After months of protests by indigenous communities, oil is finally flowing through the Dakota Access Pipeline in the United States. Now Italy looks set to witness similar scenes as local communites fight to prevent environmental damage from a new mega pipeline running through most of Eastern Europe to the Caspian sea, Oil Change International’s Andy Rowell reports.
There is increasing outrage in Italy against what campaigners are calling “Europe’s DAPL”, with thousands of people taking to the streets to campaign against the 3,500 kilometre, $45 billion, Euro-Caspian Mega Pipeline (ECMP).
The vast ECMP will stretch all the way from the polluted oilfields of Azerbaijan through six countries to Italy. In so doing it will transport gas to Europe, locking the continent into decades of fossil fuel use.
But local communities in Italy are outraged at the damage being done to their local environment and are now fighting back. Footage on Facebook shows the blue helmeted Italian Police lining the pipeline route as ancient olive trees are transported off site. There is visible anger in the air as the trees, wrapped in white body bags, are driven away.
The issue is now making front page news in the country.
One of the groups campaigning against the pipeline is the London-based oil watchdog Platform. The oil watchdog has long highlighted the endemic corruption in Azerbaijan as well as the appalling human rights abuses in the country and how the two are linked to oil.
There are dozens of political prisoners – comprising journalists, bloggers, peace activists, human rights lawyers – who have all been incarcerated for challenging the corrupt regime run by President Aliyev. The dictator has been propped up by British oil giant BP for two decades, ever since BP and the government signed what was deemed “the Contract of the Century” back in September 1994.
As well as BP’s involvement, this is also a pipeline being propped up by public money. The western part of the pipeline route, known as the Trans-Adriatic Pipeline, is due to receive €2 billion from the European Investment Bank (EIB), which according to Platform is the “largest loan by the EU bank in its 57-year history.”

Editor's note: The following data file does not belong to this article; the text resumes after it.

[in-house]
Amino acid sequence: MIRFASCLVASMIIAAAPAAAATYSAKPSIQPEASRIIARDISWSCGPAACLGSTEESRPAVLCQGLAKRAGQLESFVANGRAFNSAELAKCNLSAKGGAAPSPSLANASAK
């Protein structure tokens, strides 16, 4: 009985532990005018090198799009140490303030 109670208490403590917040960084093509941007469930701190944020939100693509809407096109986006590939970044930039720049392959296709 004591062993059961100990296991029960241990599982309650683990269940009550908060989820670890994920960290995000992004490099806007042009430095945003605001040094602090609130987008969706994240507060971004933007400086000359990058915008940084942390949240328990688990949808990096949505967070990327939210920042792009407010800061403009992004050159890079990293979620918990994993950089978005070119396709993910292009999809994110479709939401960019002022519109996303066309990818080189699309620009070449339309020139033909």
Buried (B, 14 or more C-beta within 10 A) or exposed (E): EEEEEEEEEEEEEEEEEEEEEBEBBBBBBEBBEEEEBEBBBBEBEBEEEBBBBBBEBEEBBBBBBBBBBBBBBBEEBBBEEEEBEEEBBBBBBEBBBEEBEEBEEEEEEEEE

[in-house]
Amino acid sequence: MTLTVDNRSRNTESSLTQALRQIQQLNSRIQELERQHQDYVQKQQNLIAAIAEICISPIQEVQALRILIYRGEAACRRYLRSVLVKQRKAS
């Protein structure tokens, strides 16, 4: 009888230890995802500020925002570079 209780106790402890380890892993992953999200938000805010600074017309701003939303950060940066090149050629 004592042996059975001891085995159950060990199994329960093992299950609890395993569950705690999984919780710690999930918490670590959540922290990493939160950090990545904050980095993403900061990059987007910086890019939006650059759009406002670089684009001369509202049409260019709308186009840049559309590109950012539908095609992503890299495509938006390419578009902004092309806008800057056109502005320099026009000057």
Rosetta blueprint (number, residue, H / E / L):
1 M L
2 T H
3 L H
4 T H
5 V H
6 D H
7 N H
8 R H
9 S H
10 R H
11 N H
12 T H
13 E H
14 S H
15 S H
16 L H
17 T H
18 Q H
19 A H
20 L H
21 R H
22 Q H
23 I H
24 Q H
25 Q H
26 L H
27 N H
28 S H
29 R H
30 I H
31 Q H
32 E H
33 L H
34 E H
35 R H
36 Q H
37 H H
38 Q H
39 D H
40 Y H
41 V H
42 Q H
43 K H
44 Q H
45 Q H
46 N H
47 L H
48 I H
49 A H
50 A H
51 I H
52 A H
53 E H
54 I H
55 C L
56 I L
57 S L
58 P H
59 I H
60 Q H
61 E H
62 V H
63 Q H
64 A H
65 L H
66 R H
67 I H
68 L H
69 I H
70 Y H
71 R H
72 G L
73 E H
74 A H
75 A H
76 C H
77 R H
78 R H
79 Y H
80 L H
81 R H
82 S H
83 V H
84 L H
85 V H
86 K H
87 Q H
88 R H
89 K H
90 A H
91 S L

Indeed, the pipeline is a key element of the Energy Union, a flagship initiative of the European Commission in Brussels. And despite concerns about climate change and the corruption of the Aliyev regime, in February this year, at a meeting in Baku in Azerbaijan the Commission’s vice president for the Energy Union, Maroš Šefcovic, encouraged international financial institutions to “bankroll” the pipeline.
The World Bank is also helping fund the project. In December 2016, via the International Bank for Reconstruction and Development, the IBRD, the Bank approved two $400 million loans for parts of the pipeline route. In total the EBRD has declared its intention to allocate a loan of up to €1.5 billion ($1.59 billion) for the pipeline, although final amounts are said yet to be finalised. The Asian Development Bank has also invested too.
Writing about the latest protests last week, Sarah Shoraka from Platform noted how it is not just in Italy that the pipeline is being opposed. “In Turkey, the pipeline crosses Kurdish regions that are currently affected by an escalation of violence following the breakdown of peace talks in July 2015. In Albania and Greece, farmers whose land is being appropriated have not been adequately consulted or compensated. At the same time, the project has been mired by corruption scandals, currently going through the legal system in Italy.”
The bigger issue is that the pipeline will lock us into fossil fuels for the next fifty years, just at a time when we should be decarbonising our economies.
Indeed as Shoraka notes: “At first glance the ECMP makes no sense at all. Gas demand in Europe is already falling and climate targets mean that this trend must continue apace.” Another group working against the pipeline, Bankwatch, goes as far as calling the pipeline a “predictable stranded asset.”
A year ago, Platform co-published an interactive documentary that follows the pipeline route from the capital of Azerbaijan to the coastline of Italy.
One of the people they spoke to was Alberto, from Puglia in Southern Italy who has found himself on the frontline against the pipeline, and who is concerned about the pipeline’s impact on tourism, fishing and agriculture, including on the local olive trees: “This concerns our future. As citizens we have to get involved, nobody will do it for us,” he told Platform.
You can watch Platform’s web documentary about the pipeline here.
This story originally appeared on Oil Change International and was cross-posted with permission from the author.
Main image credit: Oil Change International